If you follow the news on activity and exercise (or just read my blogs and articles), you know that there are multiple recommendations regarding the daily quantity for exercise and activity.
Here’s a reminder about the pronounced health and wellness benefits resulting from exercise and activity:
- People who exercise, even moderately, decrease their chances of having heart disease, type 2 diabetes, high blood pressure, Alzheimer’s and other dementia, and arthritis. Exercising can lower the chances of these illnesses by as much as 30-35%.
- Exercisers greatly reduce instances of depression and anxiety.
- A key component in reducing stress is having exercise and activity part of your day.
Yes, the correct amount of activity and exercise is of utmost importance to health and longevity. But how much is necessary? What is more important – activity or exercise?
As a personal fitness trainer, I always emphasize the importance of daily aerobic exercise for 30-35 minutes. Workouts of 45-60 minutes are even better. Muscle building (known as resistance training) two or three times a week and daily stretching are certainly beneficial, too.
The focus of this article is on aerobics and general daily activity.
As I mentioned, it is vital that we get a minimum of 30-35 minutes of aerobic exercise 5 days a week. That can be moderate to brisk walking, jogging, biking, swimming, aerobic dancing, or any modality that will get your heart rate up into the aerobic range. The weekly accumulation needs to be a minimum of 150 minutes of aerobic exercise. If you think about fitting this into your day, it’s not that difficult to achieve.
More and more studies are showing that activity is just as important as exercise. Studies show that exercisers who also engage in accumulating about 10,000 steps daily, fare better in the preventing chronic disease than exercisers who lack these 10,000 steps.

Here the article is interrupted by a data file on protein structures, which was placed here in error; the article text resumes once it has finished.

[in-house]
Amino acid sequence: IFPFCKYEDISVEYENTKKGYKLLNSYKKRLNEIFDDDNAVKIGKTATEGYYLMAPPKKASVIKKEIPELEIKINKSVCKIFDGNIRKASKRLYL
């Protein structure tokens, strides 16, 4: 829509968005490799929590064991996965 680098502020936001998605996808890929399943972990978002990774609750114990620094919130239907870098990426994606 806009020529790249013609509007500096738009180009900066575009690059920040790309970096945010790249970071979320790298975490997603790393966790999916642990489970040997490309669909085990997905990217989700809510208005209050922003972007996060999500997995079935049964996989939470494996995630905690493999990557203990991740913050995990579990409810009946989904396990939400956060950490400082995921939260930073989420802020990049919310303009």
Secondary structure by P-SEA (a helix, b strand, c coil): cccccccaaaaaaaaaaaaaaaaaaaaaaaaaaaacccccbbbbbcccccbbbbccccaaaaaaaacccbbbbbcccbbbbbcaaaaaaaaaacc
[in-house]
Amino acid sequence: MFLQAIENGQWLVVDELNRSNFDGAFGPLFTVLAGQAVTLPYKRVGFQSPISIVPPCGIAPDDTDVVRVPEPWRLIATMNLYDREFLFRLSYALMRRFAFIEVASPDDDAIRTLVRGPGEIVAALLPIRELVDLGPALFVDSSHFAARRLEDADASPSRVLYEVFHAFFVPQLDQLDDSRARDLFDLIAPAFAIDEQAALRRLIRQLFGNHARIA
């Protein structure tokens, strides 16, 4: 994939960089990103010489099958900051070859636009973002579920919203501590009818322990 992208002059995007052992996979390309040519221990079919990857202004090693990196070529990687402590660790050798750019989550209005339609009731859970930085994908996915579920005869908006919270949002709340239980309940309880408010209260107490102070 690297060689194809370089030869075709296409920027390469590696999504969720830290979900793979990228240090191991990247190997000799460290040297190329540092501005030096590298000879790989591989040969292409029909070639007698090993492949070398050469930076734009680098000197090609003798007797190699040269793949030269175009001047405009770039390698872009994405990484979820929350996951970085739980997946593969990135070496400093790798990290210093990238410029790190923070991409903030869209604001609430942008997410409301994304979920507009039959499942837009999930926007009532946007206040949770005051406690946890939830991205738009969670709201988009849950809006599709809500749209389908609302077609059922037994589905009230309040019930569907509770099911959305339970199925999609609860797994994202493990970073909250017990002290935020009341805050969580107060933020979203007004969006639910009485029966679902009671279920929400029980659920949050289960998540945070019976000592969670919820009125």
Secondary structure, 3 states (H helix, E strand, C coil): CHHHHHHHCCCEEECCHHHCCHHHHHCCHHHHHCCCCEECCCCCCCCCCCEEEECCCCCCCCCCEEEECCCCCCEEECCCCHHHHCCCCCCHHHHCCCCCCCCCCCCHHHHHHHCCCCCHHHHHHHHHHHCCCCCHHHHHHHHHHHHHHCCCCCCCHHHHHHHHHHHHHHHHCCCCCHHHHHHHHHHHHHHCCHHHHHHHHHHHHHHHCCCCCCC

Keeping things NEAT
NEAT, or Non-exercise Activity Thermogenesis, encompasses the calories burned while living life—walking to work, typing, folding clothes, washing dishes, running errands and so on. Sleeping, eating, and formal exercise are not included.
Research suggests that prolonged sitting can be as bad for health as smoking (Owen et al. 2010). Sitting “deactivates” the brain and lowers metabolism. Limited physical activity, low levels of mental stimulation, and the absence of socialization have a detrimental effect on the human brain over time (Nussbaum 2006). Brain health should be a priority given the threat of dementia, yet most people are more reactive than proactive with their health and lifestyle (Nussbaum 2011). The good news is that movement can help, and it doesn’t have to be a marathon.
Consistent exercise and a healthy diet can help to counteract the effects of sitting too much. The next best thing is fitting in more activity within what we are already doing daily.
Also good for your brain
The brain also benefits from movement. Simple activities can boost NEAT while building and strengthening the brain. Dr. John Medina refers to physical activity as “cognitive candy.” The two primary foods for the brain are oxygen and glucose. Oxygen reacts with glucose to produce energy for cell function. By moving we increase the flow of oxygenated blood and glucose to the brain. Proper glucose levels are associated with stronger memory and cognitive function. Brain booster activities increase blood flow to the brain, feeding it with glucose and oxygen.
When a person sits for longer than 10 minutes, the brain downshifts, and it becomes more difficult to pay attention (Jensen 2000). Sitting in office settings and school environments typically require doing a great deal of work in a seated position, and yet the brain is least productive when sitting (Eckmann 2013).
How much activity is needed?
You are probably familiar with the goal of accumulating 10,000 steps daily. That’s a great number, but some recent research out of the Harvard School of Public Health shows that even reaching 8,000-8,500 steps brings similar health benefit. More than 10,000 is even better, but the amount of benefit after that diminished per 1,000 steps.
Reviewing the numbers
So, let’s review:
- 10,000—steps per day accumulated throughout the day
- 150 – the minimum amount of aerobic exercise we need per week.
- 30 – the minimum amount of aerobic exercise per session (or accumulated daily)
And here is one more very important number 24/7—how often our health must be an absolute priority in order to “add hours to your day, days to your year and years to your life.”